But that was a low. More often, I just don’t get the highs. I joke that I “don’t do cheerful,” but it’s only half a joke. It’s so rare that I feel truly happy, and when it inevitably ends, the pendulum swings back, convincing me that nothing can ever go right. No matter what I do, I end up in my default state of mildly discontent.
From the outside, someone with dysthymia looks like a perfectly healthy pessimist. “You need an attitude adjustment,” my loved ones have told me. “Be more positive. Count your blessings. Put things in perspective.”
For perfectly healthy pessimists, that’s really good advice. The problem is, I look at how blessed I am, how good I have it… and I feel guilty for having been upset in the first place. It actually makes things worse. No, that’s not healthy – which is the point.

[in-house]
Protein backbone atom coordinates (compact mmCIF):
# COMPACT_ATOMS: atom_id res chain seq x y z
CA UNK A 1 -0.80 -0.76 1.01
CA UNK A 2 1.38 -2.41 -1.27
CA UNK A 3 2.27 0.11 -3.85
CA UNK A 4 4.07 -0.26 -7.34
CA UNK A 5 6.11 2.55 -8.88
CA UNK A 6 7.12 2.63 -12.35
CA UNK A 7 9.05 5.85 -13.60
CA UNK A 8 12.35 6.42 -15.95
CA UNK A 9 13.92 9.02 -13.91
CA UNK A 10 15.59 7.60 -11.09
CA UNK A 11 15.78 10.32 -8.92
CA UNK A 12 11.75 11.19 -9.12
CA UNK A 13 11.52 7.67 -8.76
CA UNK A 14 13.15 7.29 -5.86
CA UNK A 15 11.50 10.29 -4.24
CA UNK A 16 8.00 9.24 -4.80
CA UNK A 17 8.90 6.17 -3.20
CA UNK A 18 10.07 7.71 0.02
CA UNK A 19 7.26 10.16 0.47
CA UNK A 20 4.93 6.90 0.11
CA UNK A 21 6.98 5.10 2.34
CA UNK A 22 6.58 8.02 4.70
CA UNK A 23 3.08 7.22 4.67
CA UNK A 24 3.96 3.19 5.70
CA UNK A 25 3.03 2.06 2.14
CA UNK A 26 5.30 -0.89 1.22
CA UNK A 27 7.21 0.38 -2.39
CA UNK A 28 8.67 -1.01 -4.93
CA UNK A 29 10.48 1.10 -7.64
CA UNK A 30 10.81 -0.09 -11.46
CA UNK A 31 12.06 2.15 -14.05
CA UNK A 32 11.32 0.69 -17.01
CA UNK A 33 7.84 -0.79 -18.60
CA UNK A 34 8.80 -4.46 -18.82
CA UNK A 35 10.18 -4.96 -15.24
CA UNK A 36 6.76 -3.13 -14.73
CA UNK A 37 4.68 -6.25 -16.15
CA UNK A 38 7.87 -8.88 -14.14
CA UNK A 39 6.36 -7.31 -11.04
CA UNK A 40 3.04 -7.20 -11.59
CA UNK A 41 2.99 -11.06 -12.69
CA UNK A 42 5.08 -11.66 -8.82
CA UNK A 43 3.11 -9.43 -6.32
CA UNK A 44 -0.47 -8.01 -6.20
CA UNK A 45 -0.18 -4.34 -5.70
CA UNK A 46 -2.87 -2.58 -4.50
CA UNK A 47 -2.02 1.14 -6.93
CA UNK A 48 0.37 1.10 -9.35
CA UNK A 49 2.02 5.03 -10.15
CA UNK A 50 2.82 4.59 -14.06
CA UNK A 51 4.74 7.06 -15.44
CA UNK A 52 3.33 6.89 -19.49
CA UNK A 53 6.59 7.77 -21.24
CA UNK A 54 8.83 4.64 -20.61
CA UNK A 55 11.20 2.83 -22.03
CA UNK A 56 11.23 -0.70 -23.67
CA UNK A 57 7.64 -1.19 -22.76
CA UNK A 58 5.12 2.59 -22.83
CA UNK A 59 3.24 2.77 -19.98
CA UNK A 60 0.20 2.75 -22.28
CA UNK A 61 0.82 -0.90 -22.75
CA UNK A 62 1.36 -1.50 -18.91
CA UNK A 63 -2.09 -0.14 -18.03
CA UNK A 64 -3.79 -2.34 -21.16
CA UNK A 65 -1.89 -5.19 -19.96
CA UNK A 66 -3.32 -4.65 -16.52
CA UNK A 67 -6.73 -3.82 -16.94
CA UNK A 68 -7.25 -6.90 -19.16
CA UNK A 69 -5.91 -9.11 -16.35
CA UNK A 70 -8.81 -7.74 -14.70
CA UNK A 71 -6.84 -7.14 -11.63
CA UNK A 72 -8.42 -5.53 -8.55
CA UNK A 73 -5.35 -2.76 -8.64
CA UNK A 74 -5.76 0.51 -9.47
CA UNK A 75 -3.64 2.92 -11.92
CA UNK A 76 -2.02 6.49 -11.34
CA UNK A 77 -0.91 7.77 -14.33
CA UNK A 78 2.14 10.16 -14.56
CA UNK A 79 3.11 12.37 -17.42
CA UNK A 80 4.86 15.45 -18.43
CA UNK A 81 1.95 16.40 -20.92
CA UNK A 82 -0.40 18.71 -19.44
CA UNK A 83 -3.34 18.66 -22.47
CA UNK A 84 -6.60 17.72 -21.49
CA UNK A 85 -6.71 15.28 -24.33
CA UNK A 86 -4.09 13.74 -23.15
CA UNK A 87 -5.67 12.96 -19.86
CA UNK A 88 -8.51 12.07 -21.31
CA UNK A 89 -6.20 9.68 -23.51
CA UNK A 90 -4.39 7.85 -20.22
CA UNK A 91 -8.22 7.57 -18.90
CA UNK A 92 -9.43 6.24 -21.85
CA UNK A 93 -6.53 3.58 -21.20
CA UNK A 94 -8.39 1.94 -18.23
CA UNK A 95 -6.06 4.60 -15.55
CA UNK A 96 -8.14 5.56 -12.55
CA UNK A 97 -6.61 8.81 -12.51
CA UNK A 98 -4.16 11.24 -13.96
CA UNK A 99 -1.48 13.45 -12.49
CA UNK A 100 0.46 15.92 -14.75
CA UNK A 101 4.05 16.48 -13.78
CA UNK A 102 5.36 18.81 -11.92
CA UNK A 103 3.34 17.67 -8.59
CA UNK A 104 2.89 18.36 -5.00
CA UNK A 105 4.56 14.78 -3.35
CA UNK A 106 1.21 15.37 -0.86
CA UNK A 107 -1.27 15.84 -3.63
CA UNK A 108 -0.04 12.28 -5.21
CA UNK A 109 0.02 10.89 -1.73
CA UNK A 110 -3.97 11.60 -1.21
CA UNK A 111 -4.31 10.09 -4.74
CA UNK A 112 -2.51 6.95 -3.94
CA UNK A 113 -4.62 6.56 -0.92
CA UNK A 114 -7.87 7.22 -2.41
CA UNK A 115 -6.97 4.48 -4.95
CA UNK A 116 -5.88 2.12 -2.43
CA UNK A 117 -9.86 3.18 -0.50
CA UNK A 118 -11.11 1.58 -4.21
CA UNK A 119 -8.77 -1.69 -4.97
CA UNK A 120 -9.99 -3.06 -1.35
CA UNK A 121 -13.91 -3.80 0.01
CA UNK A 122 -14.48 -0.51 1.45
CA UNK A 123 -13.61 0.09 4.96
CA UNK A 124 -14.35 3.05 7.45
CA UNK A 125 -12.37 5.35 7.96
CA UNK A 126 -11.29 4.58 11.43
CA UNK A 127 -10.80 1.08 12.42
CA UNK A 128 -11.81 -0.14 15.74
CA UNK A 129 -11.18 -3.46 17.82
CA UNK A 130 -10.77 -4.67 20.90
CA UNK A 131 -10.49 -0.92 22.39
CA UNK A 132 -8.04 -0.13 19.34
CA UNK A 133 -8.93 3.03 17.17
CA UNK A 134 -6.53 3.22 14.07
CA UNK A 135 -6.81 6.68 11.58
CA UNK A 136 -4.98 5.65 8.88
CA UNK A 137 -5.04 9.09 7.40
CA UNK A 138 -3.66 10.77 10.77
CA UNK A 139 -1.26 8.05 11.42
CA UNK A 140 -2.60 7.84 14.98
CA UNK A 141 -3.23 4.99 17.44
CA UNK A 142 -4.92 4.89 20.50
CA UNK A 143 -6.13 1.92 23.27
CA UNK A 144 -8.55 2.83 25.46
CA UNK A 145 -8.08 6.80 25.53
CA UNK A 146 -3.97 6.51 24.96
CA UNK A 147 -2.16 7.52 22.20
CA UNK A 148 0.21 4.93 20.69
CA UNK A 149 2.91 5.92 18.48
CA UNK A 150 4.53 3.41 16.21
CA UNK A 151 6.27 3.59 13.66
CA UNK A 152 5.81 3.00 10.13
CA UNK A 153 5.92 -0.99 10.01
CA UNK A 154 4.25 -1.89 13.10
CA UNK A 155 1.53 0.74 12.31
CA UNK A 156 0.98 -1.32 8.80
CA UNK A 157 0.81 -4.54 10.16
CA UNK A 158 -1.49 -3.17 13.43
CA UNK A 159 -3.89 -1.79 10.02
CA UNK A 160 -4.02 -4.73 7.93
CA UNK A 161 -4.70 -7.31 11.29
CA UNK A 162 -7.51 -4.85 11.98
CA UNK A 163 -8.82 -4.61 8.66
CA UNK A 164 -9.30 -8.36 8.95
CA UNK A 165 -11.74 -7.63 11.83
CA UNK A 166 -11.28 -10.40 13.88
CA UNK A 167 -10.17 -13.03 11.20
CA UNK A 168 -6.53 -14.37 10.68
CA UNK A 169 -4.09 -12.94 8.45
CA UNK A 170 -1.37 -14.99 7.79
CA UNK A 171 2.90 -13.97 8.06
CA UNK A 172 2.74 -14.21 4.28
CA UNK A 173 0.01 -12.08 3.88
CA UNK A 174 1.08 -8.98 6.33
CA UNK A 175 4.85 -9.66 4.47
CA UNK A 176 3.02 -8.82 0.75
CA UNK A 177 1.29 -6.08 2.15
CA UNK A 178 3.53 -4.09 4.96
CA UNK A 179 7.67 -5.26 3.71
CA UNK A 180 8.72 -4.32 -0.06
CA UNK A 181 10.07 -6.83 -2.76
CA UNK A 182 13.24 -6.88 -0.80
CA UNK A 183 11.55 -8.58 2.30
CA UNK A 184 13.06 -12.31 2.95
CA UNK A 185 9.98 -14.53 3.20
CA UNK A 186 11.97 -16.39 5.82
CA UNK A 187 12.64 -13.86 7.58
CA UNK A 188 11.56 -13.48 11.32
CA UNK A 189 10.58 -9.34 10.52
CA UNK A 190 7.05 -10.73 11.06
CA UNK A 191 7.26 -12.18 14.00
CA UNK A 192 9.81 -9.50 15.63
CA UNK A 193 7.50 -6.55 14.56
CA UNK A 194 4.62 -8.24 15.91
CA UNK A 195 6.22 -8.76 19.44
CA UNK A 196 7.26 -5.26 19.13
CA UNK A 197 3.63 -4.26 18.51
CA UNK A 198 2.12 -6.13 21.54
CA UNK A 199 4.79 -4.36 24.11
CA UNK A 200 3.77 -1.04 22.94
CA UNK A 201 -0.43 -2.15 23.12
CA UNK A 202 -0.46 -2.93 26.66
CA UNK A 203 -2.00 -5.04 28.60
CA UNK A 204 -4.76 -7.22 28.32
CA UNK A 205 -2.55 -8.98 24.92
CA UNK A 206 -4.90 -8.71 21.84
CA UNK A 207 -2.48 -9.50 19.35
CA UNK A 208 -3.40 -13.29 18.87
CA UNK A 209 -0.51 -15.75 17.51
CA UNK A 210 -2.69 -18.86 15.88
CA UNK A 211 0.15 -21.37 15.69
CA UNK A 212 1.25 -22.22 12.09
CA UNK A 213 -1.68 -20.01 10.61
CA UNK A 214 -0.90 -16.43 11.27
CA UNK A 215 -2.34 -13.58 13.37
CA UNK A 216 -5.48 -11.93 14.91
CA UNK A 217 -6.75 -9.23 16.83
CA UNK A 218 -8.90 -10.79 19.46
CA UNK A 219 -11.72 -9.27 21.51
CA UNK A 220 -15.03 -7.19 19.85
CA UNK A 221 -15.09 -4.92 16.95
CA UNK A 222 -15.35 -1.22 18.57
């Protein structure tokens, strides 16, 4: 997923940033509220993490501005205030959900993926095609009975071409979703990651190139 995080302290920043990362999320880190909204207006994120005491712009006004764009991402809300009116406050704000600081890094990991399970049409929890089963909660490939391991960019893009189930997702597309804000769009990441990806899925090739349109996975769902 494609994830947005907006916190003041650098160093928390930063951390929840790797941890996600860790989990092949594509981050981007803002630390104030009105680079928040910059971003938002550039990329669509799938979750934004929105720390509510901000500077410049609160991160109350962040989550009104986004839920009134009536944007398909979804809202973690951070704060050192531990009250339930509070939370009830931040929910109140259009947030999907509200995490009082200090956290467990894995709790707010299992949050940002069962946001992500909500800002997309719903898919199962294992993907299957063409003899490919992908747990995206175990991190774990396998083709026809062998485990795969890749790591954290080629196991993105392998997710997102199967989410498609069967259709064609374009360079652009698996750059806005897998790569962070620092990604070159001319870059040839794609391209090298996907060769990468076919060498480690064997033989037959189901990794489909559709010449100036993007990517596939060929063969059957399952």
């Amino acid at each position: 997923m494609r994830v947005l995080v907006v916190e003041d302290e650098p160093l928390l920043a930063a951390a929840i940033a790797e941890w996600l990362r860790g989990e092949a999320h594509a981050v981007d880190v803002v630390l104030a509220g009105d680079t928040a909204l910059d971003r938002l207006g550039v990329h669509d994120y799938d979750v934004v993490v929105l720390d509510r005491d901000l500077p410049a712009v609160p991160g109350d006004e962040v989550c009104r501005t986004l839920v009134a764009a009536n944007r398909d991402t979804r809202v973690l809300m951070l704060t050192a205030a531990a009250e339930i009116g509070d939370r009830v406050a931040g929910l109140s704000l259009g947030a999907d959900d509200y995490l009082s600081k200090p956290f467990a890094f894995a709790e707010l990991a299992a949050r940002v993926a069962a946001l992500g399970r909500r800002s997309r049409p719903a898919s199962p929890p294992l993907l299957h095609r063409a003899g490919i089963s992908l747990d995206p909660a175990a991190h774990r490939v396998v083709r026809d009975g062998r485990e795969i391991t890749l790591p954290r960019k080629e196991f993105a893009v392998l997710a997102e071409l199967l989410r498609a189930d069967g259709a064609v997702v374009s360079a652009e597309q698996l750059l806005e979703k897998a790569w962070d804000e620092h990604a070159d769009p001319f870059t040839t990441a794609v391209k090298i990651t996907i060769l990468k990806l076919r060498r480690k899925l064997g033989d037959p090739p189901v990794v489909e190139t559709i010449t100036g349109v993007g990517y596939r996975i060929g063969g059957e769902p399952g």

And here’s where it gets scary. People with dysthymia are actually more susceptible to suicide than people who “just” suffer from major depression. That’s because those of us with dysthymia are vulnerable to major depression, and often don’t realize we have dysthymia until we get the major depression treated. Imagine going through that hell (and I don’t use the term lightly), coming out the other side “cured” … and still not being capable of happiness or even a positive attitude. If that second diagnosis doesn’t come, it’s far too easy to lose all hope.